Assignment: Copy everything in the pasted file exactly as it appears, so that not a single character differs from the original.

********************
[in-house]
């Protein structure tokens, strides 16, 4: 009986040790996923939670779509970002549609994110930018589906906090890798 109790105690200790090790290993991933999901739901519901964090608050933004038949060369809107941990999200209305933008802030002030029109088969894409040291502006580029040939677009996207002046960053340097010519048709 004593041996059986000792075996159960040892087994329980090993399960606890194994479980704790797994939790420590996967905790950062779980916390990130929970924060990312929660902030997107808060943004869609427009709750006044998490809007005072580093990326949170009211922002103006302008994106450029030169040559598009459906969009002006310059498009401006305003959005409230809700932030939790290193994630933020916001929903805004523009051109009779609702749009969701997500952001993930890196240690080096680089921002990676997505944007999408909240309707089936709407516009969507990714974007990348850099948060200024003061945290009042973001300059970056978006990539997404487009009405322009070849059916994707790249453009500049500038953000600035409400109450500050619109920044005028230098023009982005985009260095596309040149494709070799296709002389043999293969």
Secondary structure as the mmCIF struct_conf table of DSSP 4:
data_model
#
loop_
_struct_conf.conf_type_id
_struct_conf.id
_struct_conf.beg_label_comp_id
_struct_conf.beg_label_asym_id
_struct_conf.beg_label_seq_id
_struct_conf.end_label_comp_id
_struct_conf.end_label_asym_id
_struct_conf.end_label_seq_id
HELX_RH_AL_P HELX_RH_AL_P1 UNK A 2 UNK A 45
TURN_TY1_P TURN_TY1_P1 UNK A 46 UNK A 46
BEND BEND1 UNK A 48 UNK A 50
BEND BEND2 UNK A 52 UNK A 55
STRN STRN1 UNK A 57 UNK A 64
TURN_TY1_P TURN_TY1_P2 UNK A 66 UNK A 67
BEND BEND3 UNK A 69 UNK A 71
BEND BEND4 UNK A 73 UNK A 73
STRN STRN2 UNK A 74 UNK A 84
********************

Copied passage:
[in-house]
């Protein structure tokens, strides 16, 4: 009986040790996923939670779509970002549609994110930018589906906090890798 109790105690200790090790290993991933999901739901519901964090608050933004038949060369809107941990999200209305933008802030002030029109088969894409040291502006580029040939677009996207002046960053340097010519048709 004593041996059986000792075996159960040892087994329980090993399960606890194994479980704790797994939790420590996967905790950062779980916390990130929970924060990312929660902030997107808060943004869609427009709750006044998490809007005072580093990326949170009211922002103006302008994106450029030169040559598009459906969009002006310059498009401006305003959005409230809700932030939790290193994630933020916001929903805004523009051109009779609702749009969701997500952001993930890196240690080096680089921002990676997505944007999408909240309707089936709407516009969507990714974007990348850099948060200024003061945290009042973001300059970056978006990539997404487009009405322009070849059916994707790249453009500049500038953000600035409400109450500050619109920044005028230098023009982005985009260095596309040149494709070799296709002389043999293969």
Secondary structure as the mmCIF struct_conf table of DSSP 4:
data_model
#
loop_
_struct_conf.conf_type_id
_struct_conf.id
_struct_conf.beg_label_comp_id
_struct_conf.beg_label_asym_id
_struct_conf.beg_label_seq_id
_struct_conf.end_label_comp_id
_struct_conf.end_label_asym_id
_struct_conf.end_label_seq_id
HELX_RH_AL_P HELX_RH_AL_P1 UNK A 2 UNK A 45
TURN_TY1_P TURN_TY1_P1 UNK A 46 UNK A 46
BEND BEND1 UNK A 48 UNK A 50
BEND BEND2 UNK A 52 UNK A 55
STRN STRN1 UNK A 57 UNK A 64
TURN_TY1_P TURN_TY1_P2 UNK A 66 UNK A 67
BEND BEND3 UNK A 69 UNK A 71
BEND BEND4 UNK A 73 UNK A 73
STRN STRN2 UNK A 74 UNK A 84